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A Wealth of Natural Habitats

Bird Watching

The Great Washington State Birding Trail, published by Audubon Washington in 2005, pinpoints the best places for bird watching in the Evergreen State.

Hundreds of thousands of birds of the Pacific Flyway depend on Washington’s wealth of natural habitats. Vast numbers of shorebirds stop here in spring to rest and eat before continuing northward, while many neo-tropical migrants, raptors, and others stay to nest and raise the next generation.

The Southwest Washington Loop features 270 of Washington’s 365 bird species. Many can be found at five sites in Cowlitz County.

Click here for printable map

Coal Creek Slough

Bullock’s orioles; willow, olive-sided, and Pacific-slope flycatchers; osprey; swallows; and kingfishers.

Lake Sacajawea

Green heron; American coot; pie-billed grebe; rock dove; cormorant; osprey; and bufflehead, canvasback, mallard, widgeon, golden-eye, and wood ducks.

Seaquest State Park/Mount St. Helens Visitor Center

Native and Migratory birds

Hummocks Trail: Horned larks, Western meadowlarks, rock wrens, rosy finches, goldeneyes, buffleheads, cinnamon teal, Canada geese, coots, sora, marsh wren, red-winged and yellow-headed blackbirds, yellowthroat, yellow warbler, Wilson's warbler, yellow-rumped warblers, MacGillivray's warbler, willow flycatcher, sparrows, kingfishers, swifts, kestrels, rufous hummingbirds, harriers, short-eared owls, Townsend's solitaire, and barn, cliff, tree, violet-green, northern rough-winged and Vaux's swallows.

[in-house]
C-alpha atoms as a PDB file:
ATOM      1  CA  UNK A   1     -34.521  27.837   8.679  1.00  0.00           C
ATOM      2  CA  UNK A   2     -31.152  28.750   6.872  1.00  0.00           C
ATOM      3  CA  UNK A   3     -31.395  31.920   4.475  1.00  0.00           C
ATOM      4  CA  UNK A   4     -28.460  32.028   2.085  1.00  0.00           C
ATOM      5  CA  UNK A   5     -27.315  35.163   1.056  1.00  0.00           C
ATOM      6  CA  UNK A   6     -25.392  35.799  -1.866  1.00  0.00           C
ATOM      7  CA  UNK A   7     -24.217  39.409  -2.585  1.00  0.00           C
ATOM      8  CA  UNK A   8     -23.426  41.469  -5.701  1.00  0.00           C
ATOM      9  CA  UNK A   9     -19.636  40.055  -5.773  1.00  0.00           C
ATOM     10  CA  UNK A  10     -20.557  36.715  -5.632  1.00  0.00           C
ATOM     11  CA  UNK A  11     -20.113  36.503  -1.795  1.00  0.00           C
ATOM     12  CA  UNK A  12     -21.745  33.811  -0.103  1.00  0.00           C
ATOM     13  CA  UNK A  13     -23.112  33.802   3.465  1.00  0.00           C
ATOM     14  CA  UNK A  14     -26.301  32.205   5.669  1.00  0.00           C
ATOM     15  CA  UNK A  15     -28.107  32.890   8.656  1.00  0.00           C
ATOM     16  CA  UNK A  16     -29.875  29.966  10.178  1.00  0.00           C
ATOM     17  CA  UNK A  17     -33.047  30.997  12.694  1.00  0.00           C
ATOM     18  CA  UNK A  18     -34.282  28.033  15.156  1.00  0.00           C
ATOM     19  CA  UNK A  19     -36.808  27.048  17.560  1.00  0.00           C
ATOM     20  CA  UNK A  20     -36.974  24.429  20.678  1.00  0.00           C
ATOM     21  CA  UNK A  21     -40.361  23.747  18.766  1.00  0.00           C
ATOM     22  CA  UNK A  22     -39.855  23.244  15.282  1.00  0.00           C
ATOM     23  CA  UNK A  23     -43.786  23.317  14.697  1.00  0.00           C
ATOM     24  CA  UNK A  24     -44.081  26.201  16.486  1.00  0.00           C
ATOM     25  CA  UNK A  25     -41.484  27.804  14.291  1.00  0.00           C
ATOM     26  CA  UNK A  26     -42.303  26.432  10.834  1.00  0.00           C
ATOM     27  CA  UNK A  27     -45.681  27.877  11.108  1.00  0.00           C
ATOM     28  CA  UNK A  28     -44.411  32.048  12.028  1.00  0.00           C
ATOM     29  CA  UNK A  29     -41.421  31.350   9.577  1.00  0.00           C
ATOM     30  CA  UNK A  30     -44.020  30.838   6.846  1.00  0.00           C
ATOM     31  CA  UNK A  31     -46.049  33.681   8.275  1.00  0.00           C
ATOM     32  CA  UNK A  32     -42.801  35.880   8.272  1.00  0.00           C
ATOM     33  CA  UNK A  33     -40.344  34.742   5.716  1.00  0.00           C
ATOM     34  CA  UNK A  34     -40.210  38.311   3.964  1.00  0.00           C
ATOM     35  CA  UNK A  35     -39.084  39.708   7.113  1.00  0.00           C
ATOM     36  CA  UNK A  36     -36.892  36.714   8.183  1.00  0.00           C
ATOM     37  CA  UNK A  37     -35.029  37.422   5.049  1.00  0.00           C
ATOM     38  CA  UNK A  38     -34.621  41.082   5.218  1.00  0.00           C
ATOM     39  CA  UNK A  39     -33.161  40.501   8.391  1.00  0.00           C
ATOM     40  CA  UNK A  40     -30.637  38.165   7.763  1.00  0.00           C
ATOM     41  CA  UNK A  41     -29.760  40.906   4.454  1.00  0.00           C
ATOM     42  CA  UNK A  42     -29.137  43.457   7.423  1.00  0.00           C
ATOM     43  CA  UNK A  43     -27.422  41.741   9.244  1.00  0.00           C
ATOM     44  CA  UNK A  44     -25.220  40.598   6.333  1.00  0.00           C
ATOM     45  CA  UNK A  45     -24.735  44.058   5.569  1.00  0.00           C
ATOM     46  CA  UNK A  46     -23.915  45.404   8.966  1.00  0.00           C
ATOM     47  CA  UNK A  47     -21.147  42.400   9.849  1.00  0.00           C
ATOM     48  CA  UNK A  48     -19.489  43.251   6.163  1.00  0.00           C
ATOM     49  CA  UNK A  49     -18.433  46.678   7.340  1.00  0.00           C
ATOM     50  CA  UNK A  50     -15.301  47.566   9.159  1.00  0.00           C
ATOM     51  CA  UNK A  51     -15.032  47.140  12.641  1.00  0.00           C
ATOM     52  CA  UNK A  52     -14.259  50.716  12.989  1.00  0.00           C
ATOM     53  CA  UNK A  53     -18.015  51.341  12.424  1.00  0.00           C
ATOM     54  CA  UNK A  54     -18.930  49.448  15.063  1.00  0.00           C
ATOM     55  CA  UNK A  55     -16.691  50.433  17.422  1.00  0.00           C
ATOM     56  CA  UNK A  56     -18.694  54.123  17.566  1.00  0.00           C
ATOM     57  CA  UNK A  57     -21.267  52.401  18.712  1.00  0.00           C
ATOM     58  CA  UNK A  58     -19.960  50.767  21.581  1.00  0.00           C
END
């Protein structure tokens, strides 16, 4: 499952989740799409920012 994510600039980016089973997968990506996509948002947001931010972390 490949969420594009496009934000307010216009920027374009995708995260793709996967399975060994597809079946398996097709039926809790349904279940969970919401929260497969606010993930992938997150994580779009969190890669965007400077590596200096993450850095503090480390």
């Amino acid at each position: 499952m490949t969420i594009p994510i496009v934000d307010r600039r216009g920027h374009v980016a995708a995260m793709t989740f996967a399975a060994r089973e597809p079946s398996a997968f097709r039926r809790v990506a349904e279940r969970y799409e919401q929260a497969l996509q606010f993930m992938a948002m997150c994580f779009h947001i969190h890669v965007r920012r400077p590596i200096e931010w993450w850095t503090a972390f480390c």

Johnston Ridge Observatory: Many of the same species found on the Hummocks Trail.

Elk Viewing

Hundreds of Roosevelt elk inhabit the broad Toutle River Valley. The best viewpoints are at Hoffstadt Bluffs Visitors Center at Milepost 27 on State Route 504 and at the Mount St. Helens Forest Learning Center at Milepost 33.5. Helicopter tours leaving from Hoffstadt Bluffs also provide excellent elk viewing.

Deer and Other Wildlife

Deer and other wildlife such as Bears, Cougars, and more, reside within Cowlitz County, and beyond. Keep your eyes open while driving, hiking in the area. You never know when a beautiful Blacktail Deer may run across your paths.

Always respect wildlife, keeping a safe distance. For detailed information about Wildlife Viewing, checkout WA State Department of Fish & Wildlife's Site.

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